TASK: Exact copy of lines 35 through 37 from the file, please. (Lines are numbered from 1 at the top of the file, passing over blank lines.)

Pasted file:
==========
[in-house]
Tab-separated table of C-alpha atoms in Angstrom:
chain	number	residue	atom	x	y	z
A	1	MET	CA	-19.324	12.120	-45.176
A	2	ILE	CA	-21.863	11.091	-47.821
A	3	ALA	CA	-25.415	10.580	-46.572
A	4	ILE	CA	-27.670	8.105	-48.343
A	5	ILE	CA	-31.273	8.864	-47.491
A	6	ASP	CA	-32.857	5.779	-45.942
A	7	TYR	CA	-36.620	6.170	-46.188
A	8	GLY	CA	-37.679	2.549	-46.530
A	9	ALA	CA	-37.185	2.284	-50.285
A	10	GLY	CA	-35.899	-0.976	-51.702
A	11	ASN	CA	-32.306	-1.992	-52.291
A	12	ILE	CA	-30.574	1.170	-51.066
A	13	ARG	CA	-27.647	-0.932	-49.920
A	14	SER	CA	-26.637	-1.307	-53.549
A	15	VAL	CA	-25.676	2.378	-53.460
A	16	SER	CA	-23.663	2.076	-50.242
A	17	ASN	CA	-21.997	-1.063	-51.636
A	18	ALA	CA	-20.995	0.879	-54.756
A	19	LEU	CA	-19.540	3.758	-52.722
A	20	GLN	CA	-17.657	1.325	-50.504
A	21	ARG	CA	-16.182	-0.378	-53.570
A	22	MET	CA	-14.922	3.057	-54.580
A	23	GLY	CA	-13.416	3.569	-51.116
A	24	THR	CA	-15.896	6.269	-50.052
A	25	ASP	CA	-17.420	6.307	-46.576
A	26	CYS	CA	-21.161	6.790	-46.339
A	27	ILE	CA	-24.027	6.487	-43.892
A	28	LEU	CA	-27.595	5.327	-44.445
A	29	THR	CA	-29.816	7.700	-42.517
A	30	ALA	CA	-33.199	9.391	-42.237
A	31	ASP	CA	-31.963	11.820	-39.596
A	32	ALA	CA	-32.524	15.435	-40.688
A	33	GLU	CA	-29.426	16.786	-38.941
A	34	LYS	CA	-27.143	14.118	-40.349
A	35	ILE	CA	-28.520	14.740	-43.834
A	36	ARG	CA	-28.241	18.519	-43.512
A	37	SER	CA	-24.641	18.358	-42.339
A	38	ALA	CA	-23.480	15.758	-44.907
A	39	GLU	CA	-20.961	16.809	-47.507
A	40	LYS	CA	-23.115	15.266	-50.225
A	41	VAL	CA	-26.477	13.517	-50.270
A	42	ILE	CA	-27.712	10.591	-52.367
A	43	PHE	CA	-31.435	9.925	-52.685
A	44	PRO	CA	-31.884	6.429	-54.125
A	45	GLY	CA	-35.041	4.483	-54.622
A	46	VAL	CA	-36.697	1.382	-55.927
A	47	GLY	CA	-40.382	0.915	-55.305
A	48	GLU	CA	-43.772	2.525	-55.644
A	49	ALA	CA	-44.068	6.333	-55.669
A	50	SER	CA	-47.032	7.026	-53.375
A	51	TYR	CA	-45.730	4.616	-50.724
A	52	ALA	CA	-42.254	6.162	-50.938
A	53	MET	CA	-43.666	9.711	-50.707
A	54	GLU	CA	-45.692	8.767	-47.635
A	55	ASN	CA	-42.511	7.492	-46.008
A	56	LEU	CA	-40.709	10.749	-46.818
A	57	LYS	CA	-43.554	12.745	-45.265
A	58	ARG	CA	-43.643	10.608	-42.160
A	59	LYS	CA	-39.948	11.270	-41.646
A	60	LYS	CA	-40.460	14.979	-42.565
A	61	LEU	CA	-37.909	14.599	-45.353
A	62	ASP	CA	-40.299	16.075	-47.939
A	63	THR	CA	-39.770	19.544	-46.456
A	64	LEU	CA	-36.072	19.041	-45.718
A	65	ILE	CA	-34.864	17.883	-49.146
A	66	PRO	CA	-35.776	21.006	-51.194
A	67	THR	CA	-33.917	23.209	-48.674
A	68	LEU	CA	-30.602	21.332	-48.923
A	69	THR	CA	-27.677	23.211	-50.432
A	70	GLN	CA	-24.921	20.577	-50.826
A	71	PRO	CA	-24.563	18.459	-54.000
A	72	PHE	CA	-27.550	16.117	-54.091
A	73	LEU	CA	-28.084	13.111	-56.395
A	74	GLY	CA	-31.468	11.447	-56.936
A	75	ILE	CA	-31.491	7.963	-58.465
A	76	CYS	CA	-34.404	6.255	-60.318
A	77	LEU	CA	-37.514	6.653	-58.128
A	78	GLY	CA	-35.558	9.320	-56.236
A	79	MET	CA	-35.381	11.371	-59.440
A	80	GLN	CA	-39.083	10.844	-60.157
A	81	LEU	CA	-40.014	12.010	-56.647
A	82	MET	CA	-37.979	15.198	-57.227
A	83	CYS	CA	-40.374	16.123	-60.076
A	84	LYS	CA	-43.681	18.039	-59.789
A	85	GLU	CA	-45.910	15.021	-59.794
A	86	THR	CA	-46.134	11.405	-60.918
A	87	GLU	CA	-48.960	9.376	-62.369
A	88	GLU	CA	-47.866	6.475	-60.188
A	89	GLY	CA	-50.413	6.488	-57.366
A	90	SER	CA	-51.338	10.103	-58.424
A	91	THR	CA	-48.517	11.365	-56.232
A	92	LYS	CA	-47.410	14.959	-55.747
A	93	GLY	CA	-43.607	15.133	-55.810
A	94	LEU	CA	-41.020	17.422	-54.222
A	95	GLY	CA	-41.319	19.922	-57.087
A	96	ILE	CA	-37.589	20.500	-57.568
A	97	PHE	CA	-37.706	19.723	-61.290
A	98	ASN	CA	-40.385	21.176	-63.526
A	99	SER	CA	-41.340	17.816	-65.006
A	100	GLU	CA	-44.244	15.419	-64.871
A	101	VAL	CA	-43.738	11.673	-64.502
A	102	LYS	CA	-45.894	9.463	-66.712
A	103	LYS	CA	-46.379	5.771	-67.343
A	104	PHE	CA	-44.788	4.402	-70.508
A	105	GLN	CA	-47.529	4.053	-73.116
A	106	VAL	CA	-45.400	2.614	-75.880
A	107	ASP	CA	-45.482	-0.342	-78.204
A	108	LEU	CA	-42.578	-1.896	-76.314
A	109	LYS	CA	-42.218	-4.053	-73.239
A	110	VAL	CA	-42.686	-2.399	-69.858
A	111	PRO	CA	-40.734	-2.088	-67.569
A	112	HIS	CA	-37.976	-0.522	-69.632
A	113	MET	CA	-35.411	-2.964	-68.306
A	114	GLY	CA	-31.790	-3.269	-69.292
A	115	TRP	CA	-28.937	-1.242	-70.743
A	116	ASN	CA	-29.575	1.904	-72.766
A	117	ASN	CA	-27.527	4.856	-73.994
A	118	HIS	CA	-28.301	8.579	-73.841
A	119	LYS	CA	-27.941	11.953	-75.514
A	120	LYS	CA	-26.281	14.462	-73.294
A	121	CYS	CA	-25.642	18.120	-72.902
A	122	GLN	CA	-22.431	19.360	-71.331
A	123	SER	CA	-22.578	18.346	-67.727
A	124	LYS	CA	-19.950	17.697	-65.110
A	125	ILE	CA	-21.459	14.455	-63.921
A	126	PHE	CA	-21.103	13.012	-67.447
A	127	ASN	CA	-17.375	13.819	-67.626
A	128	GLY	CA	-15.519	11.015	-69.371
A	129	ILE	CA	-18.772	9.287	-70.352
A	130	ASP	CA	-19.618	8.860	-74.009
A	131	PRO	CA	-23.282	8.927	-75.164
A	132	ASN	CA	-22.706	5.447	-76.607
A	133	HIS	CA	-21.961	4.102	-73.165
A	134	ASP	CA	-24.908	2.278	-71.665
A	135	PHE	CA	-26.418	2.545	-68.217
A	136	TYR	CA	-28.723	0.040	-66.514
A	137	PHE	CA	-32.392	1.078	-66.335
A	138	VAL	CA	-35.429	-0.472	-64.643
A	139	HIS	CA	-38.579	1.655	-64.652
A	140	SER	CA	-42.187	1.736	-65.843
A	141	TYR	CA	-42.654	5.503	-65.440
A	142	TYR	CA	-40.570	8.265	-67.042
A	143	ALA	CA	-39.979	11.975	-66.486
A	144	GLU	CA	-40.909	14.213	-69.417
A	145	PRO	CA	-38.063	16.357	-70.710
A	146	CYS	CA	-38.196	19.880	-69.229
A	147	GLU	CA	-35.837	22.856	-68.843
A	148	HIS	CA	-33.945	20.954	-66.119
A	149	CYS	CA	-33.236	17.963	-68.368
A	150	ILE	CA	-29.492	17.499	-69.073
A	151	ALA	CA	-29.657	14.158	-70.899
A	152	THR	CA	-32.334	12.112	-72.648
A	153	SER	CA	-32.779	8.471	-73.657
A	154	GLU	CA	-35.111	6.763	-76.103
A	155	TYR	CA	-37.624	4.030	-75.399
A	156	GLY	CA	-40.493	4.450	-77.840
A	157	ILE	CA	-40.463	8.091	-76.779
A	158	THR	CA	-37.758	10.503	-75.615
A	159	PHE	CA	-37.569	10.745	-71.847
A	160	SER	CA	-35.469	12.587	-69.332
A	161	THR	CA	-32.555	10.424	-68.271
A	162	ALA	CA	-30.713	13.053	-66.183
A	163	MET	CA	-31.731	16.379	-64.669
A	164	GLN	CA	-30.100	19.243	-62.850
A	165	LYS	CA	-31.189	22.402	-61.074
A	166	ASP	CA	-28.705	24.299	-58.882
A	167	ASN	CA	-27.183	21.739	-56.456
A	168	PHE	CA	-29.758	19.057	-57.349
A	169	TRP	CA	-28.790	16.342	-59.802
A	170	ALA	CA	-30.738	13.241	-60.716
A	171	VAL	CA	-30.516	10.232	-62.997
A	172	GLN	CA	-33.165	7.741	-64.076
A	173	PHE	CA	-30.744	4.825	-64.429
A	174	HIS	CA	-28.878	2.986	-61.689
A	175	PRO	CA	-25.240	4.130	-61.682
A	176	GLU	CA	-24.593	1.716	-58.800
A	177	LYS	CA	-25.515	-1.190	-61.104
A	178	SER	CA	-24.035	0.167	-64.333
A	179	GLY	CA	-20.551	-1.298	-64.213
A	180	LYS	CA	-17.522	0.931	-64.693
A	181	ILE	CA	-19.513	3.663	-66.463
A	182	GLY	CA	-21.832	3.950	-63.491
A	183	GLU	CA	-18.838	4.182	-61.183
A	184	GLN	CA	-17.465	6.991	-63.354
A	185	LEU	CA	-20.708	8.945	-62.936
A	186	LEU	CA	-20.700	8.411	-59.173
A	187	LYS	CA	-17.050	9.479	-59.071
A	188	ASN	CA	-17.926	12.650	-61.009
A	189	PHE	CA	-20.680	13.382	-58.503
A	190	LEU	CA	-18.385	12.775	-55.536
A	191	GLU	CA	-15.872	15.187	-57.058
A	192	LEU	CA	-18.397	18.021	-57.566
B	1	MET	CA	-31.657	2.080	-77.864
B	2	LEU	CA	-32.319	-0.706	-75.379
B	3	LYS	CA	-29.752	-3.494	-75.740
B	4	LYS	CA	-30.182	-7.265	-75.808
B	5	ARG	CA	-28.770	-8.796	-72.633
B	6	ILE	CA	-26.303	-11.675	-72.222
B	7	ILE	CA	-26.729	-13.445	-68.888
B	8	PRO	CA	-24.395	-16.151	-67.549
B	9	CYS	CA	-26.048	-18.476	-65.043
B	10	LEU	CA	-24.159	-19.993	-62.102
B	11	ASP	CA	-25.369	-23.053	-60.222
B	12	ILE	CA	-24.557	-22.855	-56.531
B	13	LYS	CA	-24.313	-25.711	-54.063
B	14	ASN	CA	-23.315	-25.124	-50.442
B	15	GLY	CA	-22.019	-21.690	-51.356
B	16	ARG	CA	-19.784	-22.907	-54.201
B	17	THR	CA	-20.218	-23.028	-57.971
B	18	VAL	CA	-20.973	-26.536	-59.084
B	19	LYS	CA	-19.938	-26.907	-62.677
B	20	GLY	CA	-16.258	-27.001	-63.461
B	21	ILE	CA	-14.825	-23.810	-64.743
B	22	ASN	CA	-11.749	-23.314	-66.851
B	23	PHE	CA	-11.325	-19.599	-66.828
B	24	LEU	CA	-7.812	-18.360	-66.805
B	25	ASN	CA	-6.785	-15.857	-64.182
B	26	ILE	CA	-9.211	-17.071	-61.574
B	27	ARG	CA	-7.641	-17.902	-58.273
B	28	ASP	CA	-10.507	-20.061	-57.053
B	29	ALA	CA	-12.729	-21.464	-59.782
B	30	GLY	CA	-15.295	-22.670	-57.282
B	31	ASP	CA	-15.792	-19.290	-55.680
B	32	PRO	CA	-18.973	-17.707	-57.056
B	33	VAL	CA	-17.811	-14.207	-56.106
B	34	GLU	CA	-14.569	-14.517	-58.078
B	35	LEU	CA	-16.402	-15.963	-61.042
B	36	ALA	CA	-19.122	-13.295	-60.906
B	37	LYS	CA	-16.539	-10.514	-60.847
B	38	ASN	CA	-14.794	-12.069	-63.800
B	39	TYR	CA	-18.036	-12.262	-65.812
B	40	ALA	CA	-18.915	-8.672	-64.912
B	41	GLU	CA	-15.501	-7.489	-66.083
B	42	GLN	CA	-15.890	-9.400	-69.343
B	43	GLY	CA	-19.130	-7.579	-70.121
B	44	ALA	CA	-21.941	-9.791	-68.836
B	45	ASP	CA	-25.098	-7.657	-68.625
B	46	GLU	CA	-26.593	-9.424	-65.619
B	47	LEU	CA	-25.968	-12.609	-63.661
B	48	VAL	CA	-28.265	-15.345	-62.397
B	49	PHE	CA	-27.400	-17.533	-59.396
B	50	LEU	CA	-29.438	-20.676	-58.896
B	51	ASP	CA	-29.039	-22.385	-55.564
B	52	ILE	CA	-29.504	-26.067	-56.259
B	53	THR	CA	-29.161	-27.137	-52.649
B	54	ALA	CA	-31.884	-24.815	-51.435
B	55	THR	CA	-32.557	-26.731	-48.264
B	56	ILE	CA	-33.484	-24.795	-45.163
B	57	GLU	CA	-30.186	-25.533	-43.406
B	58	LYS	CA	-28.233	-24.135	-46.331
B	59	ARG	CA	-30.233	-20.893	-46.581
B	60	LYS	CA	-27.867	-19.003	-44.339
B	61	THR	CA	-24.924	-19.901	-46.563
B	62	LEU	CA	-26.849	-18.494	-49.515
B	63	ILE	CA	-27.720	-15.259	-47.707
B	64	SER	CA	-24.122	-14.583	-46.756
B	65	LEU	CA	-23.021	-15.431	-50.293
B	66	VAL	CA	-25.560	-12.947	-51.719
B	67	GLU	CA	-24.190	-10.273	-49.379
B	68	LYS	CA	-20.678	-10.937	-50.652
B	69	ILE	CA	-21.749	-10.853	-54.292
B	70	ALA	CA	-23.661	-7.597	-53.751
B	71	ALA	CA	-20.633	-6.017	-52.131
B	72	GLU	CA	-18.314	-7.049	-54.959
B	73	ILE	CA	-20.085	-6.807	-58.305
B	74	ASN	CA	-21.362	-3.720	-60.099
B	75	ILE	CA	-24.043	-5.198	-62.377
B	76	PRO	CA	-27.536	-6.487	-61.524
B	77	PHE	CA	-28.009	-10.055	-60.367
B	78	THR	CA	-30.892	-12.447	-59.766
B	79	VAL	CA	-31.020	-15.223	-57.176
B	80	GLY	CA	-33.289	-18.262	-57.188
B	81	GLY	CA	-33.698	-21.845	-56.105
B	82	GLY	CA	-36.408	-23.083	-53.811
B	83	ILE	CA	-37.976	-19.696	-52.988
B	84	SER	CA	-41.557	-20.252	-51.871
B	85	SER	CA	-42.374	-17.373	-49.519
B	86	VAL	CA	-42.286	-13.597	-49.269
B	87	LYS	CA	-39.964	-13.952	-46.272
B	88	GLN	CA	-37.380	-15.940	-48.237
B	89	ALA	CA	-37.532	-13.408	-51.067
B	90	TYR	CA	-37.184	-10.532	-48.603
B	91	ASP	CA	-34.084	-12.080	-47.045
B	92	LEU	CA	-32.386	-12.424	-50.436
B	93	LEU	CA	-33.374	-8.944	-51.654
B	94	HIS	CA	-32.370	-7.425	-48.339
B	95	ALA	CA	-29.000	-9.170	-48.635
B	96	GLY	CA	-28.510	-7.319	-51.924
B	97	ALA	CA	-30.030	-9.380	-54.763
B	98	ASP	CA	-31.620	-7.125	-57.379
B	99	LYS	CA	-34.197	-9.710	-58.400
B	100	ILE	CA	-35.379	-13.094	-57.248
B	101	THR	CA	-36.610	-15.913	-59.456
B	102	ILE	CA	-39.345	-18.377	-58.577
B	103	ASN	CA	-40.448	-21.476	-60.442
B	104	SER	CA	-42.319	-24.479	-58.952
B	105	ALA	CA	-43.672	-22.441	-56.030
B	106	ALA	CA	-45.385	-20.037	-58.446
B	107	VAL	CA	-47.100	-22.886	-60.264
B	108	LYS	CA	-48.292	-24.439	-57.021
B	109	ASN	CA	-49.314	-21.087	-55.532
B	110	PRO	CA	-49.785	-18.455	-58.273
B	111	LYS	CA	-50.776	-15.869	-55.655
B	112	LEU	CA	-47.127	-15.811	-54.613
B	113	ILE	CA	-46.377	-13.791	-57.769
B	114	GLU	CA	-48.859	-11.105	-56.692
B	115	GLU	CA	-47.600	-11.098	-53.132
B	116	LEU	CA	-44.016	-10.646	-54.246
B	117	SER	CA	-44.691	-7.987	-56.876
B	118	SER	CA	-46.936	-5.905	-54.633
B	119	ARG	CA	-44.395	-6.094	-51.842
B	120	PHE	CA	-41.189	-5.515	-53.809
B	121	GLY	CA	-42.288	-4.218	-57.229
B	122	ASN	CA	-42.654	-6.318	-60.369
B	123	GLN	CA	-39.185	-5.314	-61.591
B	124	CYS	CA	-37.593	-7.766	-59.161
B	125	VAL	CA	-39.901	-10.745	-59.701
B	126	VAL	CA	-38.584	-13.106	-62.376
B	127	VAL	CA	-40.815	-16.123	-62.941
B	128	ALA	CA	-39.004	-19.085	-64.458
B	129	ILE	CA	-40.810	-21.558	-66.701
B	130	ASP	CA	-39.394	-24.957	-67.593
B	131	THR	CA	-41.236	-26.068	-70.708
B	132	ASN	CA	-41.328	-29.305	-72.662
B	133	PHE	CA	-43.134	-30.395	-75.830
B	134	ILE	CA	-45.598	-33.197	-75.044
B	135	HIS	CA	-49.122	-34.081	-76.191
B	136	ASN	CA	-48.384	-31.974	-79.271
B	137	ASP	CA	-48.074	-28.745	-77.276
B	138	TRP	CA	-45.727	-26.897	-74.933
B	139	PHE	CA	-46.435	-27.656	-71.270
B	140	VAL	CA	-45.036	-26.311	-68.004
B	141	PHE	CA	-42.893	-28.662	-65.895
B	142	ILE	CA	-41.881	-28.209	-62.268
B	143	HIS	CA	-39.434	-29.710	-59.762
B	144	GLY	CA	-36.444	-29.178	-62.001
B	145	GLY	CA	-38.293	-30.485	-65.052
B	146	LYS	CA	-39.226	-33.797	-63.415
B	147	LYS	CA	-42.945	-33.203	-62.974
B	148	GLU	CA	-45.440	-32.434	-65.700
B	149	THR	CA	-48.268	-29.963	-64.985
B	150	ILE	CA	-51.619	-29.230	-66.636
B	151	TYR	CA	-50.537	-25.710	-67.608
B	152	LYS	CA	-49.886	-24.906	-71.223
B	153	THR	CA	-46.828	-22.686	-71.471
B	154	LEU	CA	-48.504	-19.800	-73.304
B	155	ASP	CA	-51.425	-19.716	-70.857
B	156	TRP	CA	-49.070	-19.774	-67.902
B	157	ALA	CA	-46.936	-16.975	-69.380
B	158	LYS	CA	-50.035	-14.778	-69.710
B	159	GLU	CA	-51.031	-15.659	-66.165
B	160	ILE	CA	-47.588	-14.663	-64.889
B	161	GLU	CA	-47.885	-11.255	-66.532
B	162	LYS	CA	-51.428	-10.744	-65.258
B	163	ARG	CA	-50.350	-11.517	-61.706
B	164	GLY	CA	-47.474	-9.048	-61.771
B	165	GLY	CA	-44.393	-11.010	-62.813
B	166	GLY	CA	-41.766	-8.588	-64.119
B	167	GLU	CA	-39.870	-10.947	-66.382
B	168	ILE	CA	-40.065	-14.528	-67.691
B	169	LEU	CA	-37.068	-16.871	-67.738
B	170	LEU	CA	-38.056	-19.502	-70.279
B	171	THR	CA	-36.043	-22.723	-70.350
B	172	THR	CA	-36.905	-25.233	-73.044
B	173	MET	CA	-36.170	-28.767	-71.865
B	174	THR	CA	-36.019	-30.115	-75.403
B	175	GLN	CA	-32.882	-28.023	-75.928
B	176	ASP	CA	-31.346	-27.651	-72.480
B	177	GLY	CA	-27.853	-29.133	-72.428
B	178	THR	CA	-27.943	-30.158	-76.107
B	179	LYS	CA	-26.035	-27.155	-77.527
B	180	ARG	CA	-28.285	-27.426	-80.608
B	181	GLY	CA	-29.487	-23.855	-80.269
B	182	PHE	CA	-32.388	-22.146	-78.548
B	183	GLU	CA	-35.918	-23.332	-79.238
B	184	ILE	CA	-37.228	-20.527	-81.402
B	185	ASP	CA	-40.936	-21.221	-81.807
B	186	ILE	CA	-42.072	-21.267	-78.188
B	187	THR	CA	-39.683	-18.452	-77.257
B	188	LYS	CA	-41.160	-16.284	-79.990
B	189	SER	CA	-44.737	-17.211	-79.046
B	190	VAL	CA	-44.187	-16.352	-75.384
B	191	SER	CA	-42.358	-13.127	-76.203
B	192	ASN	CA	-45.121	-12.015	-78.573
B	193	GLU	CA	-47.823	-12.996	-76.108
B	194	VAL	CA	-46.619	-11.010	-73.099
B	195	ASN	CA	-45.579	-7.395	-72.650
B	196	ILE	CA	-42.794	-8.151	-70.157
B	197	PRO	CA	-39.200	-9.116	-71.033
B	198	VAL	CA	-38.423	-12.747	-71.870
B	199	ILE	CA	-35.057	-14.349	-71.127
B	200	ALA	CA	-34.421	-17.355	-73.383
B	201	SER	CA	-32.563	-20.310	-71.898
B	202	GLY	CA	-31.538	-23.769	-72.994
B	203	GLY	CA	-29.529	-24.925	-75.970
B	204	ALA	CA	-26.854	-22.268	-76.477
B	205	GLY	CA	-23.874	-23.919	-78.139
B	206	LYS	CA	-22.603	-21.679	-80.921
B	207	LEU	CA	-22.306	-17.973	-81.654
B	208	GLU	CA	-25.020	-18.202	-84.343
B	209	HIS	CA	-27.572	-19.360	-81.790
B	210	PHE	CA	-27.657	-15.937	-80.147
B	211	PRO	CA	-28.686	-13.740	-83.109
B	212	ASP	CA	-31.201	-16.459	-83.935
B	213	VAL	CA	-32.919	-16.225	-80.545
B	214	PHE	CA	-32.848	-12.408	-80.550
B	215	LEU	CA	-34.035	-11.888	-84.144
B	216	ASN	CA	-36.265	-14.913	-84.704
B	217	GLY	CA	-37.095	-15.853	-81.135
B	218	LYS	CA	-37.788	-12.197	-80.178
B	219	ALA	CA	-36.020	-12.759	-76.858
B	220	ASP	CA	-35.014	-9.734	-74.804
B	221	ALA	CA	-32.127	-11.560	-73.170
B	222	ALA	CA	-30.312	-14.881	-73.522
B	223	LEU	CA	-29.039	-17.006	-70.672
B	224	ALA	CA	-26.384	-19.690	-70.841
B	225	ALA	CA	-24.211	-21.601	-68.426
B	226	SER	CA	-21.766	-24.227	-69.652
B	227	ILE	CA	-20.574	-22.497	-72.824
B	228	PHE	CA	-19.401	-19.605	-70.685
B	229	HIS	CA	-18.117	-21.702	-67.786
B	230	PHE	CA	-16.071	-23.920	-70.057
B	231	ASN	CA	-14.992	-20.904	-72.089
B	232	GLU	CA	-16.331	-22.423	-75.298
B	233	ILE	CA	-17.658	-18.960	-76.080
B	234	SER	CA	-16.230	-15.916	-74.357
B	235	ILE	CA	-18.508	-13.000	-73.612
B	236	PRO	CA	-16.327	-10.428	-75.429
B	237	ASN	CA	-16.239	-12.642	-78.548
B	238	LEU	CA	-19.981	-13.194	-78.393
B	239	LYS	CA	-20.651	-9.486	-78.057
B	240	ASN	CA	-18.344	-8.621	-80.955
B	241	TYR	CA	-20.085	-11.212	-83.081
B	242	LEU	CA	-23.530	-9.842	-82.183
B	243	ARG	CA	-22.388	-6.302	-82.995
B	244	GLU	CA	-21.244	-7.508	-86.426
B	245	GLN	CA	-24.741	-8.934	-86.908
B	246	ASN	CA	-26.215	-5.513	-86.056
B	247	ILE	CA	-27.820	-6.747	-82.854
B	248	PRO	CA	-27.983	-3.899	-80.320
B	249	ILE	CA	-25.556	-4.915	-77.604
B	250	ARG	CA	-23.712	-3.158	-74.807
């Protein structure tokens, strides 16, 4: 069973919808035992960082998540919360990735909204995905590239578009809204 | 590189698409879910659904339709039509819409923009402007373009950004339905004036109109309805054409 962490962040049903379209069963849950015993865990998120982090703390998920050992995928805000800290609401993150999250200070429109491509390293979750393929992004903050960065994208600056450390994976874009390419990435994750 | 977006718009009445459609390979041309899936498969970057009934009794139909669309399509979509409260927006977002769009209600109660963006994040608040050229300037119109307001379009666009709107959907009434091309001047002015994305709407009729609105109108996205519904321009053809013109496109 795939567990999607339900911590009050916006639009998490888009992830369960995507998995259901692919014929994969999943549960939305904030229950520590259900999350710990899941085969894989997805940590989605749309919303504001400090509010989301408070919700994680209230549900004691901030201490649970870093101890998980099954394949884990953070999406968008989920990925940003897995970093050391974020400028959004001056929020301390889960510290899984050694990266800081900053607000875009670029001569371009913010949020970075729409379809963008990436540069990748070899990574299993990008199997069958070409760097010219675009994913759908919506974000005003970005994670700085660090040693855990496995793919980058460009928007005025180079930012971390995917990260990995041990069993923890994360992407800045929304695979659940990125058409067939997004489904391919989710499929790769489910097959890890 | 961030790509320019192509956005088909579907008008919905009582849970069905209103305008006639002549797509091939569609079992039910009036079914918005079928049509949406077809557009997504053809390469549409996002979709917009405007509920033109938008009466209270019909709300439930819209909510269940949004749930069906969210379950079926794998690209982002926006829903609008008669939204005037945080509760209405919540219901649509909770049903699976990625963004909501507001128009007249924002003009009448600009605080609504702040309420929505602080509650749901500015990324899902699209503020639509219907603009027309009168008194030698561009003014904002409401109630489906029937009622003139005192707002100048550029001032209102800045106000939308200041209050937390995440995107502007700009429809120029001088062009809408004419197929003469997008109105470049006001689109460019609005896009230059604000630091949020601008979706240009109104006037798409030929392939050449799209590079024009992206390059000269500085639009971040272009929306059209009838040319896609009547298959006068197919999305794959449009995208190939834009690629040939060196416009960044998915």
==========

A	32	ALA	CA	-32.524	15.435	-40.688
A	33	GLU	CA	-29.426	16.786	-38.941
A	34	LYS	CA	-27.143	14.118	-40.349